A recent press release from Graz University of Technology in Austria announces they have built a prototype of a robot-controlled, high-speed combined charging system (CCS) for electric vehicles.
Its big claim to fame is that it is capable of charging EVs placed in ‘less than perfect’ parking alignment with the system.
It works through cameras placed on the robot that recognise the position and type of the charging socket and tell it where to plug in the charging cable.
The robot is able to recognise various models of EV, so no changes need to be made to an EV to be able to use the system. The system can also cope with various light conditions (both indoors and outside).
Designed for use with fast and ultra-fast charging systems, it will eliminate the need for handling the cables, or even getting out of the car in unpleasant weather!
As can be seen in this video, it copes with a stream of vehicles lining up to use it and smoothly reaches the charging inlet each time, despite variations in positioning of each vehicle as they travel through.
It is worth noting that the system is also a potential solution for dealing with fully automated parking systems as well as autonomous vehicles since it needs no human intervention from beginning to end of the process.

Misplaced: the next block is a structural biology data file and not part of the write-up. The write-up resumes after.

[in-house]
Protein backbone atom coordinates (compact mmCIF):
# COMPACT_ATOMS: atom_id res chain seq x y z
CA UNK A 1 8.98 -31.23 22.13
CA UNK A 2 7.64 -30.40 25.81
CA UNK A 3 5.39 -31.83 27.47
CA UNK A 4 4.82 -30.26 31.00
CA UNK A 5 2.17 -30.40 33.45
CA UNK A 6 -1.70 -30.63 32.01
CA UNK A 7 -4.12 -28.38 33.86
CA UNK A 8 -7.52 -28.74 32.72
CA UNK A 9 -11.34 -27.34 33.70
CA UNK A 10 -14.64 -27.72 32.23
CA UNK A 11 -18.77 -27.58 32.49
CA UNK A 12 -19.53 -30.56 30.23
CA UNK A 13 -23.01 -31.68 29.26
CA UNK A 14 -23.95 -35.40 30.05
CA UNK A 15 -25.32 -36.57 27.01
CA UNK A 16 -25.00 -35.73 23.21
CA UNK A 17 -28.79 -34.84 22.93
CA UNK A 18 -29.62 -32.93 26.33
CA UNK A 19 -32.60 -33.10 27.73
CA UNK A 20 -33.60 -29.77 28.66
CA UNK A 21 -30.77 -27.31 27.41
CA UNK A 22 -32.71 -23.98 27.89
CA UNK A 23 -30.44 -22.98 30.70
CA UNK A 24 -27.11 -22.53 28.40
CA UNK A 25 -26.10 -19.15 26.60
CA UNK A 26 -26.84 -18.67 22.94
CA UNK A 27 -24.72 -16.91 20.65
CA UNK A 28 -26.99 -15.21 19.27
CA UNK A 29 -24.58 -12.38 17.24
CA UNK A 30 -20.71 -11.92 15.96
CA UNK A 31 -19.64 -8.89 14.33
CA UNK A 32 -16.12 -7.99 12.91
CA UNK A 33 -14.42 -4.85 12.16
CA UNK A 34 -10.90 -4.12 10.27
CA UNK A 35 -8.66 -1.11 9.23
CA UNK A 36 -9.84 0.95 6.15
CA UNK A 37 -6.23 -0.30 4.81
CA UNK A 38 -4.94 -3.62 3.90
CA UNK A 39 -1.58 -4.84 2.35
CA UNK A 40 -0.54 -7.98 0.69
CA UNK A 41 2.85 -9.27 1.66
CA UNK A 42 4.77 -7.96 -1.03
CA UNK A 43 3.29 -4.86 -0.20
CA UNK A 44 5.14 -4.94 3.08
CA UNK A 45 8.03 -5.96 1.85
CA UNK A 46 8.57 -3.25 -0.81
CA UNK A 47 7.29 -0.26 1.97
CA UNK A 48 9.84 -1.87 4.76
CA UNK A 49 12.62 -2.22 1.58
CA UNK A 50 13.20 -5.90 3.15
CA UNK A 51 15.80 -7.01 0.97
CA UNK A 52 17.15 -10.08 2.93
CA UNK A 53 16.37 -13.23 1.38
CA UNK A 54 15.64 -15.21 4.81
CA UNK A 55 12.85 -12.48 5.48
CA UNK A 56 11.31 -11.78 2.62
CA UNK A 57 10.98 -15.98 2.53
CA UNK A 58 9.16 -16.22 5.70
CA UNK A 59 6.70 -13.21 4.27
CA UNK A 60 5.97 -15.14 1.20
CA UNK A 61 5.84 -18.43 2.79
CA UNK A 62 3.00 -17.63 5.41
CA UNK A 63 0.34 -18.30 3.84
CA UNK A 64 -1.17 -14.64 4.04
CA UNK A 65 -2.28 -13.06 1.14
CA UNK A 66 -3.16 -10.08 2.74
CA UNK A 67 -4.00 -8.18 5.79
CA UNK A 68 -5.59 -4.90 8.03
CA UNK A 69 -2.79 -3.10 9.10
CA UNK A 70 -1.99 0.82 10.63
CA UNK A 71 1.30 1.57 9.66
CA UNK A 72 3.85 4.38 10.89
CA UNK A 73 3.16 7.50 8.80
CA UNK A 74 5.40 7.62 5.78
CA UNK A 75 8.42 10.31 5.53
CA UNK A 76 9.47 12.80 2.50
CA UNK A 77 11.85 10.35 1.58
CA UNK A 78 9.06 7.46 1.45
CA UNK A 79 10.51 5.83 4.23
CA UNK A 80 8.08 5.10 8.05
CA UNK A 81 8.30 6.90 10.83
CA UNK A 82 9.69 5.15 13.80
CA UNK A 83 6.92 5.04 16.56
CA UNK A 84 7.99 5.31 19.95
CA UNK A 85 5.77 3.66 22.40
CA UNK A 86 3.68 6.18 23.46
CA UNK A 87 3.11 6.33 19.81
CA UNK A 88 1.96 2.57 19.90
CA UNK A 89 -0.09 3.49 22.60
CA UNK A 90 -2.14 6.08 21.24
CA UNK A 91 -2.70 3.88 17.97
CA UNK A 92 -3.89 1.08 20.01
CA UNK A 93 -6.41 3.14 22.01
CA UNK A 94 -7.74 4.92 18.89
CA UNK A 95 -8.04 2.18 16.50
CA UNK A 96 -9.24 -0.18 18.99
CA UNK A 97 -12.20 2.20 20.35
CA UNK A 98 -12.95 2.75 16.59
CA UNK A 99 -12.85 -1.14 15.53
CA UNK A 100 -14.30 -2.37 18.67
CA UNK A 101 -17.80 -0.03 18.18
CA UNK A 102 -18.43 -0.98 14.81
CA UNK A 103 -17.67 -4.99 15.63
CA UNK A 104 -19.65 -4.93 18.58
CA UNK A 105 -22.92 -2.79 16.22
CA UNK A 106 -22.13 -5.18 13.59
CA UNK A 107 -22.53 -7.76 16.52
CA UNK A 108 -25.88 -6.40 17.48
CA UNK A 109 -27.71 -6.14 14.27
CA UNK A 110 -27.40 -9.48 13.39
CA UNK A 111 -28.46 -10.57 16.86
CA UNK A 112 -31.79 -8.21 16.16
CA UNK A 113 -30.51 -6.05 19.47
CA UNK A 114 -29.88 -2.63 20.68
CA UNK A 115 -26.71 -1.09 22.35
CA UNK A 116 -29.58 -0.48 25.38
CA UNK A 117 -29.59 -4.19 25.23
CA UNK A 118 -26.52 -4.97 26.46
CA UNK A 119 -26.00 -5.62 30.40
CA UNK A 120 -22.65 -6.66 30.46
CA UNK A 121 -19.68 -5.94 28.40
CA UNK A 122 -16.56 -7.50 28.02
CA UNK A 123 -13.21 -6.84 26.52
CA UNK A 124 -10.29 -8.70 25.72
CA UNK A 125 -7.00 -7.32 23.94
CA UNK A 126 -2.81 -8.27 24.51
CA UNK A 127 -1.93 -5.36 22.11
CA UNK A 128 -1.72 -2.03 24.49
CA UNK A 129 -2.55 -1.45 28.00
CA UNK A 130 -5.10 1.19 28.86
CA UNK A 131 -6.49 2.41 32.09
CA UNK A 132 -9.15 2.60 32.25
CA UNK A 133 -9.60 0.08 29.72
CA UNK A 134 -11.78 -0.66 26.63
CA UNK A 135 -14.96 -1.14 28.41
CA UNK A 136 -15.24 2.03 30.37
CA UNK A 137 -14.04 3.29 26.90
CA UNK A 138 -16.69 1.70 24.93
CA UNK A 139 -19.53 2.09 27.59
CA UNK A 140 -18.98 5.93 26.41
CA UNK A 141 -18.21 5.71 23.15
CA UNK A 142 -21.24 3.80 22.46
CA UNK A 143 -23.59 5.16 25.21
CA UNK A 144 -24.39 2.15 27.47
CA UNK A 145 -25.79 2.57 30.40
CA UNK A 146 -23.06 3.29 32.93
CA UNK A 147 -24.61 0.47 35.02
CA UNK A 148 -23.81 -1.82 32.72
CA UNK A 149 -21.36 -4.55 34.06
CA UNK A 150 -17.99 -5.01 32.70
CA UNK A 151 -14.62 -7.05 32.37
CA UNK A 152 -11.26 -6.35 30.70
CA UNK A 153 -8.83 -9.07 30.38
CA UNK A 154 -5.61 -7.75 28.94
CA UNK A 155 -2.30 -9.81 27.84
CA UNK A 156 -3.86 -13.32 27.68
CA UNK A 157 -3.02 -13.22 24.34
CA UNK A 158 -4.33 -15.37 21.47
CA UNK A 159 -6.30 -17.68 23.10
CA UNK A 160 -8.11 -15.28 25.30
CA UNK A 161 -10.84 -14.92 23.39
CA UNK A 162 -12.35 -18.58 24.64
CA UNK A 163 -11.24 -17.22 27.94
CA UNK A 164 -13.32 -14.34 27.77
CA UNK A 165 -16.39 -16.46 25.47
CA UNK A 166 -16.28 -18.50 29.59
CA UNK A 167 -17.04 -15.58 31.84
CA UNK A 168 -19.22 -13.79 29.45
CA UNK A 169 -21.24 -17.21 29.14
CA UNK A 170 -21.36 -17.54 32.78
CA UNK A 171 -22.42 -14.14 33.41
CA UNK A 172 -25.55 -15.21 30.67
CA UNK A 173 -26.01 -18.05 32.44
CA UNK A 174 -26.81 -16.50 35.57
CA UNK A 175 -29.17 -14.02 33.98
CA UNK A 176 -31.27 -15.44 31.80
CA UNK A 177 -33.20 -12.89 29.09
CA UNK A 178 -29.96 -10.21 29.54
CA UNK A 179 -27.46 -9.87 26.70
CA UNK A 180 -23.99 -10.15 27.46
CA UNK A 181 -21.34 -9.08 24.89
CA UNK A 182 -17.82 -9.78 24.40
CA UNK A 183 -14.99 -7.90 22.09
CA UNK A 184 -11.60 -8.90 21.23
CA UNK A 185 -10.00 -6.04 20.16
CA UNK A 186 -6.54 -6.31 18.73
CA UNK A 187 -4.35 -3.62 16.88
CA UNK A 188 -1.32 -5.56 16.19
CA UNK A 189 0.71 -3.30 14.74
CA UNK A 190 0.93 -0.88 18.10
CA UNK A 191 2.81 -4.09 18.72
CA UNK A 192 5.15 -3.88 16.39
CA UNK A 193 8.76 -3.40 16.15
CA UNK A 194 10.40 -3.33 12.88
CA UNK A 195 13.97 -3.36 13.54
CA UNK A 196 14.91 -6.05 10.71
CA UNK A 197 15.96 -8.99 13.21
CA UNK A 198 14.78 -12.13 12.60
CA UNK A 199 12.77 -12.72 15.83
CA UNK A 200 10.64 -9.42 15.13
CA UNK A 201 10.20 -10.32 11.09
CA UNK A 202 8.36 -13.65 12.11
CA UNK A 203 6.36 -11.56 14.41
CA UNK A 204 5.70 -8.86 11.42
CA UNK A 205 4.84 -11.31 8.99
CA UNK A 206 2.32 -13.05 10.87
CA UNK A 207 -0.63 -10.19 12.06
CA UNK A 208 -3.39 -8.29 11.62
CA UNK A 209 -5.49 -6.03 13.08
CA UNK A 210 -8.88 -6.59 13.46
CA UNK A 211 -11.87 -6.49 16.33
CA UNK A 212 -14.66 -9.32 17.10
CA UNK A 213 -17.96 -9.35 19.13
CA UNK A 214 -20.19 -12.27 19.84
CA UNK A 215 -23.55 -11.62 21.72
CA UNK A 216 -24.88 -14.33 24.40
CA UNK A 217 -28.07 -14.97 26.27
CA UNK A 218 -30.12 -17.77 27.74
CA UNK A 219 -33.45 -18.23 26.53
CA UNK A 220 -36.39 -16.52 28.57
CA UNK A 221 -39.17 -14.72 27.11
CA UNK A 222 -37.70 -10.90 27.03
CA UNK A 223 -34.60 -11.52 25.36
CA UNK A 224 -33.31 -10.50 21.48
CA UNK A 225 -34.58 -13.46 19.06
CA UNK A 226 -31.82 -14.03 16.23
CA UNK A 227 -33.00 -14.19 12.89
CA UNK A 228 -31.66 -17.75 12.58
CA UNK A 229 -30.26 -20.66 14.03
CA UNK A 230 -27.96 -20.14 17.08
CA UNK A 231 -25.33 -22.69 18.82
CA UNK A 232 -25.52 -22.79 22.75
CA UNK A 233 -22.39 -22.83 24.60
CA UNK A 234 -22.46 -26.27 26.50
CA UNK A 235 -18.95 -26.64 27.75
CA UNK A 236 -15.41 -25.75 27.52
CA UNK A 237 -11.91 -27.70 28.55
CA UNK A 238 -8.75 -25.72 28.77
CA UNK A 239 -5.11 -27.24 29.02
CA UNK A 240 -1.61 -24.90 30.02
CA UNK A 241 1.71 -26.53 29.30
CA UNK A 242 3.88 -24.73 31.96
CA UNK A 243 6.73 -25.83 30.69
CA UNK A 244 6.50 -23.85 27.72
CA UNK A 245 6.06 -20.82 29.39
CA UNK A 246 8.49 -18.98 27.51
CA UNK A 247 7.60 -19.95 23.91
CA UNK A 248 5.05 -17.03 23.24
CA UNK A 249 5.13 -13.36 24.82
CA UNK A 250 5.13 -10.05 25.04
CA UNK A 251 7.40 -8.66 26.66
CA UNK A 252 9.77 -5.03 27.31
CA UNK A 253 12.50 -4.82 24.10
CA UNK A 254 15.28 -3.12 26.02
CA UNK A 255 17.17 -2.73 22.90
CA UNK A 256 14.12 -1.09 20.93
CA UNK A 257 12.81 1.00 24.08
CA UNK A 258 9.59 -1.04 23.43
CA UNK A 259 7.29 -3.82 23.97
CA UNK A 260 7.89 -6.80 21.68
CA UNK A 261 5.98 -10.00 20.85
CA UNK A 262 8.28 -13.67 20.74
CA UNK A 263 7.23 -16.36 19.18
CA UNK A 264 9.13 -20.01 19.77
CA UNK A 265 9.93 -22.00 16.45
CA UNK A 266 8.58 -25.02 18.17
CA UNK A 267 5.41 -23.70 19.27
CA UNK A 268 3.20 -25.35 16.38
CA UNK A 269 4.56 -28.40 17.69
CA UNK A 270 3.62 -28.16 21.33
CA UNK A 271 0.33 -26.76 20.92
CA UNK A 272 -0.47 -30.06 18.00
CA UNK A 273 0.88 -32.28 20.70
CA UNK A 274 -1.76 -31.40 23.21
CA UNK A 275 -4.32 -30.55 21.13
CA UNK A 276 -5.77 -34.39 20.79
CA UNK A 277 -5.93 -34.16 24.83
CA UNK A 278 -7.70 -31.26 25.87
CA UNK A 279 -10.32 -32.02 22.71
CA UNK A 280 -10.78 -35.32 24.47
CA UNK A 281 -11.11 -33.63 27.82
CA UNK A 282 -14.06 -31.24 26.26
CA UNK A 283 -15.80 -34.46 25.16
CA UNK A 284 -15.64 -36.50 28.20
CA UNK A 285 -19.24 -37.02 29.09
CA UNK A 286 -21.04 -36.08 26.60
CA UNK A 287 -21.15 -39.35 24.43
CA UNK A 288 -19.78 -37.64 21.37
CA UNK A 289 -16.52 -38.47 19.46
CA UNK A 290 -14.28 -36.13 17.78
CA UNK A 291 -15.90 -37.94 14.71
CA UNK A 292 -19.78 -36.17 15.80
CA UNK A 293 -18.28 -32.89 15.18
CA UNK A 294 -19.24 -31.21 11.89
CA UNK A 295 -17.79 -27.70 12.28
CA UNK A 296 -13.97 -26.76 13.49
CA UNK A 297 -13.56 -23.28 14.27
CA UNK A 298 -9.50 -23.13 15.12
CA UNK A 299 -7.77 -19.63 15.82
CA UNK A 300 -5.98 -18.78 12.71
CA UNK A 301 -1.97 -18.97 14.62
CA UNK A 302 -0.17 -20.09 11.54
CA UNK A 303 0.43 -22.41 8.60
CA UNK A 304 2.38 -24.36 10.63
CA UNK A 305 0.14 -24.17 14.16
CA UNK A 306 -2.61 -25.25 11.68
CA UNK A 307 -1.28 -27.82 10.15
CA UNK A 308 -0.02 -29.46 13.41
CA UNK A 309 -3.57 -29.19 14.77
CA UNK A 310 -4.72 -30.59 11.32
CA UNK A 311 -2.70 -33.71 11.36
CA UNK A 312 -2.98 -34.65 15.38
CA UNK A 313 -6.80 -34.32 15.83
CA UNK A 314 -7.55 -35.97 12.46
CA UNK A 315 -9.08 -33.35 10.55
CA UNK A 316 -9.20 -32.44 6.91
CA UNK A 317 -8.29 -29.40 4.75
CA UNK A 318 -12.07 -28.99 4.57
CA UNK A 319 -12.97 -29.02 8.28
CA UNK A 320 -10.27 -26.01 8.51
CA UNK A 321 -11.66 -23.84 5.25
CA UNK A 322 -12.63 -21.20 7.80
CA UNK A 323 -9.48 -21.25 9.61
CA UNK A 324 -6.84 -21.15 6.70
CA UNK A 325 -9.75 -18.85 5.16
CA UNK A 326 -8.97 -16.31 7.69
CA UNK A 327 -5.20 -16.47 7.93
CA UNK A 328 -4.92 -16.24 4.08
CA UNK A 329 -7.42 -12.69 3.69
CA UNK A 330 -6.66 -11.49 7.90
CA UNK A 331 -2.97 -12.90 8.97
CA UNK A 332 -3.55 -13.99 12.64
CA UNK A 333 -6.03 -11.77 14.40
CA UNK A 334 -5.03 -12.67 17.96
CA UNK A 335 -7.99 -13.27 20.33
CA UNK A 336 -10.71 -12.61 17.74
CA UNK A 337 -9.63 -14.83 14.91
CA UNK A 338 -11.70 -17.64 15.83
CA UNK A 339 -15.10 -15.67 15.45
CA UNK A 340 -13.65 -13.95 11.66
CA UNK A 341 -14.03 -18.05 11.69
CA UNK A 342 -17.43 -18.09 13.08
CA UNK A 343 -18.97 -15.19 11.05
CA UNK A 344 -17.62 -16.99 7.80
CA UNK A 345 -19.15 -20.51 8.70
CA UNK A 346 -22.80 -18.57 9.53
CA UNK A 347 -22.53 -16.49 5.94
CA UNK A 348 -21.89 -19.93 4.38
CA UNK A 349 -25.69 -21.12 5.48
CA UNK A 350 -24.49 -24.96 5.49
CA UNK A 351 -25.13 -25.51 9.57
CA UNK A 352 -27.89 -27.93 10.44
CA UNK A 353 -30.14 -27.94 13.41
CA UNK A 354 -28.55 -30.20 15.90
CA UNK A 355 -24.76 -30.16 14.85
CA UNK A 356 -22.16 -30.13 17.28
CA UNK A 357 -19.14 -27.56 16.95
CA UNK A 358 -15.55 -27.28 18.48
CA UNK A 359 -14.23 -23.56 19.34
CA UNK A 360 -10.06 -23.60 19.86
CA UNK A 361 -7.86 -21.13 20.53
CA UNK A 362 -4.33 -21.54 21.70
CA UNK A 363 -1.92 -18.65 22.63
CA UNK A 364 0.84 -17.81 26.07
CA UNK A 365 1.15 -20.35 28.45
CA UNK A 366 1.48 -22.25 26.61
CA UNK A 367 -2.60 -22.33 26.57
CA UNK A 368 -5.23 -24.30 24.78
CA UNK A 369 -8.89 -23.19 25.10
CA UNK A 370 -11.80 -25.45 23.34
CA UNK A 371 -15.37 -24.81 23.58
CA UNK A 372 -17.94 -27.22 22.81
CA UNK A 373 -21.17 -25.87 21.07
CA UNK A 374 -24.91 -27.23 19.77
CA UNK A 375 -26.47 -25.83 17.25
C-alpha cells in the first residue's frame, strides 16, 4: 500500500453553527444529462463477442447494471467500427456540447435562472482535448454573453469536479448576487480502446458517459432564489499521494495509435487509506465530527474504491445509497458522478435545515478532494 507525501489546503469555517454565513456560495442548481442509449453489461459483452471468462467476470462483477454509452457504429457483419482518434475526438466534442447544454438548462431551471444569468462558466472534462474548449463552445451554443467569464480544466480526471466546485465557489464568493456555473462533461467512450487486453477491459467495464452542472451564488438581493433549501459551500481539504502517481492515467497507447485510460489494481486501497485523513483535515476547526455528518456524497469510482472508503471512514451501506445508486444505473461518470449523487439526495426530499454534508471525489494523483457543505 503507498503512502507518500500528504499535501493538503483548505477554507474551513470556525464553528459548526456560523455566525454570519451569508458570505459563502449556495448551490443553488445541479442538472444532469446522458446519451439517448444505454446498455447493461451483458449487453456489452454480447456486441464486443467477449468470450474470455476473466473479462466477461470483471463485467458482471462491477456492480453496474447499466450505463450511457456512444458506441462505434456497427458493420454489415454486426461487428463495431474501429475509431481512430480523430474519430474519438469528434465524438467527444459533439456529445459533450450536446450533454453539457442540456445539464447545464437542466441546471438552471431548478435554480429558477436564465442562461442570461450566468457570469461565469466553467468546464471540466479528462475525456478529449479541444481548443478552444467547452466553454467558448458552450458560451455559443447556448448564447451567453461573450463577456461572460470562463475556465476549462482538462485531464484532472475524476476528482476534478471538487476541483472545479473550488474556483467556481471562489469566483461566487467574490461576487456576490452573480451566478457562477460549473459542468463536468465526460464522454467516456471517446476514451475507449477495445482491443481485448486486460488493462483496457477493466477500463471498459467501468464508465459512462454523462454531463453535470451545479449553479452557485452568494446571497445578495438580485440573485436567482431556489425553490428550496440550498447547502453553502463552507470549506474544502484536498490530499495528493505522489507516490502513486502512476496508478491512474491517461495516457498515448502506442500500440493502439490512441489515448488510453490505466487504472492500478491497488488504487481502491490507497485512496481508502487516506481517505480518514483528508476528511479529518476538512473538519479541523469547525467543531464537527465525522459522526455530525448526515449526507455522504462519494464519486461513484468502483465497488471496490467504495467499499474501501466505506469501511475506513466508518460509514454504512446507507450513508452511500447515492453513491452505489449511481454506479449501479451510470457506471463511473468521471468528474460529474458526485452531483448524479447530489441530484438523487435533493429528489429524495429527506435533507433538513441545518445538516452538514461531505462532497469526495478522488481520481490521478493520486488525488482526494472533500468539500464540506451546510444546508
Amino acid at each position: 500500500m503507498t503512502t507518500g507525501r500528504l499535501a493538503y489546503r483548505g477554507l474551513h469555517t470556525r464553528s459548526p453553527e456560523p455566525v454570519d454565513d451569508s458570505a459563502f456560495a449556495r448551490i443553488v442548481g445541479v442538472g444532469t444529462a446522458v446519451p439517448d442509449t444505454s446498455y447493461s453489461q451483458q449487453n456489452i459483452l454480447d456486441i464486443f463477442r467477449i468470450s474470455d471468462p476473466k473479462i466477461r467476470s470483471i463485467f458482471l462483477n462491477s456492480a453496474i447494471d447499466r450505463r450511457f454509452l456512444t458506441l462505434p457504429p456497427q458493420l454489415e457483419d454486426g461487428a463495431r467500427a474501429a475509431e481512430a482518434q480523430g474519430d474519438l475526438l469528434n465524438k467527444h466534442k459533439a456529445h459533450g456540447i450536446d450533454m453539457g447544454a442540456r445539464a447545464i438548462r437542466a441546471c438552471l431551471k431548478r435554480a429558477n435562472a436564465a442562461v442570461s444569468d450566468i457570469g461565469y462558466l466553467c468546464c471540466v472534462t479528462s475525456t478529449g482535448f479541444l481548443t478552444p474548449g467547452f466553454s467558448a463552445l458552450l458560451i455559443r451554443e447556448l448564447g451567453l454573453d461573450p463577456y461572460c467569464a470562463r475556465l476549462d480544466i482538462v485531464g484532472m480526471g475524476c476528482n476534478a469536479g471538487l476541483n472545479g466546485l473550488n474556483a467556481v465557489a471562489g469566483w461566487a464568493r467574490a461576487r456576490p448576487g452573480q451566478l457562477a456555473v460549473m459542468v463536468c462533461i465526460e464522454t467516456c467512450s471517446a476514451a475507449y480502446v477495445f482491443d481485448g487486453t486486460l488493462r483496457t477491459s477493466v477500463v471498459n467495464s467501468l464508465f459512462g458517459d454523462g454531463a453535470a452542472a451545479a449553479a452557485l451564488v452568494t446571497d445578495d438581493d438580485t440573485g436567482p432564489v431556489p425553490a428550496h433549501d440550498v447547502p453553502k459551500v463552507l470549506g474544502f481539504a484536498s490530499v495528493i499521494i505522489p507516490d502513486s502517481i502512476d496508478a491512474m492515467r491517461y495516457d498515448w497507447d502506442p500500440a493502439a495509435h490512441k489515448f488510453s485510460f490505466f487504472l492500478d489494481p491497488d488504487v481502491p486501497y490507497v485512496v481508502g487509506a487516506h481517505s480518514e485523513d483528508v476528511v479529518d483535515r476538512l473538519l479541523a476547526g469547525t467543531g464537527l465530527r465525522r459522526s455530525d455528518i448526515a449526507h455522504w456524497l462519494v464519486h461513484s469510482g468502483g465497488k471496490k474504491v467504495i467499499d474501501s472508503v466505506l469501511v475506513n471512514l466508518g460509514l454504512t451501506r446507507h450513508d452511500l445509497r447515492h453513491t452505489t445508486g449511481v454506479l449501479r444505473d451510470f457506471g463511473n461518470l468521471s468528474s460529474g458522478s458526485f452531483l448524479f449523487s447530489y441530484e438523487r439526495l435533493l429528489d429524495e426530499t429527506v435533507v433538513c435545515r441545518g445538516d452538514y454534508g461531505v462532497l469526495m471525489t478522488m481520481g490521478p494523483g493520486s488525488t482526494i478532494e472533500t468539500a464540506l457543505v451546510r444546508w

This is certainly not the first such proposed (or announced) system: readers may also remember the 2015 video of a prototype charging robot for the Model S from Tesla.
However, nothing has been heard of that system since that video. (Given the rather creepy nature of that robot, this may not be an altogether bad thing ….)
As a side note: an interesting alternate EV charging system is the wireless EV charger, where a charging pad is placed under the vehicle and a coil is built into the car to pick-up the power in the same way as a transformer works (i.e. there is no physical wiring connection between the two).
Several manufacturers offer these as aftermarket purchases, and Mercedes is offering it as an option with some of their plug-in hybrid EVs.
However, wireless systems cannot cope with the high current needs of fast and ultra-fast DC charging – so it may come to pass that such robotic systems become the norm for DC fast-charge systems, and wireless charging becomes the choice for overnight, street and workplace charging.
As with all things EV – this is a fascinating space to watch.
Bryce Gaton is an expert on electric vehicles and contributor for The Driven and Renew Economy. He has been working in the EV sector for 10 years, and also is editor of the Australian Electric Vehicle Association newsletter.